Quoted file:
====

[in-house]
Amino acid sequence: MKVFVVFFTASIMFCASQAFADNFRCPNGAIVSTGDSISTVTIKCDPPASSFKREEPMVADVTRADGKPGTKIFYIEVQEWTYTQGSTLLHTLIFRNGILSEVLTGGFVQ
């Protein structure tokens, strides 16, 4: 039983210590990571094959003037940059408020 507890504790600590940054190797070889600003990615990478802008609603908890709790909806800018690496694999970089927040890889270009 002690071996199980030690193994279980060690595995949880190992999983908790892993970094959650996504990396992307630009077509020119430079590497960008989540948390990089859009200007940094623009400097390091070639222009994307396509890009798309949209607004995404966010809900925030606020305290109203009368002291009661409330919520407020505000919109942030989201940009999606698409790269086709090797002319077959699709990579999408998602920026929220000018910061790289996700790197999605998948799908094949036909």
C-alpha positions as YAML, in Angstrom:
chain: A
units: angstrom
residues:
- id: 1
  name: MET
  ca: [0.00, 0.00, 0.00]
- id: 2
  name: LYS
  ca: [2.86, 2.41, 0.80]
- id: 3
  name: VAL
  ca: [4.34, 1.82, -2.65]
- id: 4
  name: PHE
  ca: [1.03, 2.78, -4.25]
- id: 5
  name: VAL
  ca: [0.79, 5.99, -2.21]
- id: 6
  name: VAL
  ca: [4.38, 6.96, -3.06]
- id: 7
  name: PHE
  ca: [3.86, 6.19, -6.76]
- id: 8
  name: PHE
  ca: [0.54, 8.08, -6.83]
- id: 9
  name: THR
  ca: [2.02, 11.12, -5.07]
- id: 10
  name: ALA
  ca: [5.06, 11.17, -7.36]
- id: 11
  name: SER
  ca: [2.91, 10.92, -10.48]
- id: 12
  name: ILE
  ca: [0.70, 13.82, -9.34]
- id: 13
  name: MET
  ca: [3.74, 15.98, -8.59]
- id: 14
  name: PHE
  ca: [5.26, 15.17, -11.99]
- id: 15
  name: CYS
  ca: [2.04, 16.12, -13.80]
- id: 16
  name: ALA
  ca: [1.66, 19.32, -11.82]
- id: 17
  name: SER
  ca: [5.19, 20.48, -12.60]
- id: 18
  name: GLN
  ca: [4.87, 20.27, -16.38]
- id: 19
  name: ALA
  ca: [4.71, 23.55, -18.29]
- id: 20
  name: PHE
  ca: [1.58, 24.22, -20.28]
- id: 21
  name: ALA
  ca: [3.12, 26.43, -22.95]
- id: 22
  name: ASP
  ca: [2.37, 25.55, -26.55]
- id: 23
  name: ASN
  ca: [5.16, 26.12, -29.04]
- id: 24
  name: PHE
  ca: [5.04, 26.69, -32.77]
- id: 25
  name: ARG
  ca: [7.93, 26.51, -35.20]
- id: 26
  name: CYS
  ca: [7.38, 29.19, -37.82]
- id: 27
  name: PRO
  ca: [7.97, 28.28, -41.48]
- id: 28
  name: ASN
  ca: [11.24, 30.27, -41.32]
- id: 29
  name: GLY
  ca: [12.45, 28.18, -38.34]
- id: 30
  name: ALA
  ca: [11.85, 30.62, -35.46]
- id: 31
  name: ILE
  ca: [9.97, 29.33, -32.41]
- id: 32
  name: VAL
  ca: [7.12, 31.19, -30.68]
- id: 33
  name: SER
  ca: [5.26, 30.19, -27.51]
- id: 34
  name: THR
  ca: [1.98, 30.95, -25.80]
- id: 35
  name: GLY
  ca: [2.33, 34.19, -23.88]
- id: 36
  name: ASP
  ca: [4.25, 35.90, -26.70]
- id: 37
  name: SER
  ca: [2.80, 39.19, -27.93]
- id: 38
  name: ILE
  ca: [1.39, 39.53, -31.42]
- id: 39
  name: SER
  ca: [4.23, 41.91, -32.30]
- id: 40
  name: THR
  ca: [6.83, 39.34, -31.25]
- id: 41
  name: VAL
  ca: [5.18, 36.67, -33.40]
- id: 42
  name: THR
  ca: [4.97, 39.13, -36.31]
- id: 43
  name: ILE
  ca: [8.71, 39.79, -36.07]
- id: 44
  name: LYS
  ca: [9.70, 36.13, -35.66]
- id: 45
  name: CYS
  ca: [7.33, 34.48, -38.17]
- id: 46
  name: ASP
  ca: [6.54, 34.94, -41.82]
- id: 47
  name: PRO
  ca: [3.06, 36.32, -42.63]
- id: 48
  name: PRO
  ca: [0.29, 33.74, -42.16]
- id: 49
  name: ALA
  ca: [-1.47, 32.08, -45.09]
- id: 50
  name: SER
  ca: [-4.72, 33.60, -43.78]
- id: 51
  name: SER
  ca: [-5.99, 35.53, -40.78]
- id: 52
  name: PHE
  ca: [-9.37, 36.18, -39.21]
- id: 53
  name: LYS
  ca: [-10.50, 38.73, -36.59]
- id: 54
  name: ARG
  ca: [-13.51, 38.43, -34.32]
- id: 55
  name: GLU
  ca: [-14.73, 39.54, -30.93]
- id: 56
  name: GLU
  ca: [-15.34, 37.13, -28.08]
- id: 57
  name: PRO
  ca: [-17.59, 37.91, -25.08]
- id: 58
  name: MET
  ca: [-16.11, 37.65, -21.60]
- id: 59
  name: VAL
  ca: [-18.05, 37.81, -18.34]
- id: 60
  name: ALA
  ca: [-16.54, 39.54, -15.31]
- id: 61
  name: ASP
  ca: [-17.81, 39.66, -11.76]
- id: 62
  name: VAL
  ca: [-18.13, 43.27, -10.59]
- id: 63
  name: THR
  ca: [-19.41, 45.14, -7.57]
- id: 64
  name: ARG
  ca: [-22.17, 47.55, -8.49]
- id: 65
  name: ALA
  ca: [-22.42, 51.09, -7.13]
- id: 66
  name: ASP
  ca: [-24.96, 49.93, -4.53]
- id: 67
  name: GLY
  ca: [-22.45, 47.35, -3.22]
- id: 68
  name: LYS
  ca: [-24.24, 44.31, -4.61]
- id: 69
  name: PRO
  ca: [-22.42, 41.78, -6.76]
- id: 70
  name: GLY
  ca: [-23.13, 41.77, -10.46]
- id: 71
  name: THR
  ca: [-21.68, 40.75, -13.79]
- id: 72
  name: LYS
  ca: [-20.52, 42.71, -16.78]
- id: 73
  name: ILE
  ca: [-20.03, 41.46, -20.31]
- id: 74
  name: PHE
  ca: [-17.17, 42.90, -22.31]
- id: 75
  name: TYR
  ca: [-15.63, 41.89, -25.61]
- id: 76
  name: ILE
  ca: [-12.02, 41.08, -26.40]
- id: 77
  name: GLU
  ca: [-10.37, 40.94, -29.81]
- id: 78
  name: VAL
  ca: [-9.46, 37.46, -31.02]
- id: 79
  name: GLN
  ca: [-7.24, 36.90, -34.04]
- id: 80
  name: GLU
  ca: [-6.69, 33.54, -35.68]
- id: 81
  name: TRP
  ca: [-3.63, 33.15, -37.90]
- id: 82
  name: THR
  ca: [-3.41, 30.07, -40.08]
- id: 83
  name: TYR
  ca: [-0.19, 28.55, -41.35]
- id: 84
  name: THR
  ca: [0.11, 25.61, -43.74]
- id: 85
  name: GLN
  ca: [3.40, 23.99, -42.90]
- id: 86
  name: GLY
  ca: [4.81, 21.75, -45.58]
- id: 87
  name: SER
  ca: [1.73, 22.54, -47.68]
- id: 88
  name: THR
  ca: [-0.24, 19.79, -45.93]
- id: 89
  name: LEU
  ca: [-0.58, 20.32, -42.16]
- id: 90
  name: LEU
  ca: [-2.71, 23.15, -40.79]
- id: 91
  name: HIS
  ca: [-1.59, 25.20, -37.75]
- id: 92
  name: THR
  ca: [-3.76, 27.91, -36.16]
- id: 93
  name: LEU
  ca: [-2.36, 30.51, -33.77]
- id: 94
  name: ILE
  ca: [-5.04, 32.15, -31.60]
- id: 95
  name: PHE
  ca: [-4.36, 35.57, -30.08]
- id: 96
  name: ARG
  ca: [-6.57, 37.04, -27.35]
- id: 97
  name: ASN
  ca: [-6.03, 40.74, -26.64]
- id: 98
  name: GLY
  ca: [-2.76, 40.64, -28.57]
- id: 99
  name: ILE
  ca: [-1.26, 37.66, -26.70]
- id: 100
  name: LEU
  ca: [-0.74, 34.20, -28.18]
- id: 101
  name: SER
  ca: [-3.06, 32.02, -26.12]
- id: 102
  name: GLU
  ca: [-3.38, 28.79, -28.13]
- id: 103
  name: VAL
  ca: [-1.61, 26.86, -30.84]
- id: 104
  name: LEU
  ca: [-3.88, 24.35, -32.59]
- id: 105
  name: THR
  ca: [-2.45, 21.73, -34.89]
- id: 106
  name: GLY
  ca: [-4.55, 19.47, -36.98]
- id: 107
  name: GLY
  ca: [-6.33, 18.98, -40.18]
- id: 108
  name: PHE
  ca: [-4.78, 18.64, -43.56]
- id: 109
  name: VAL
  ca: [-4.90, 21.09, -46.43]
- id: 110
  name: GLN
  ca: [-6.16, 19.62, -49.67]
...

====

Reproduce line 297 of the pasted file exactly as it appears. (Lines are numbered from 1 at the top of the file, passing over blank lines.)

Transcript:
  name: ASN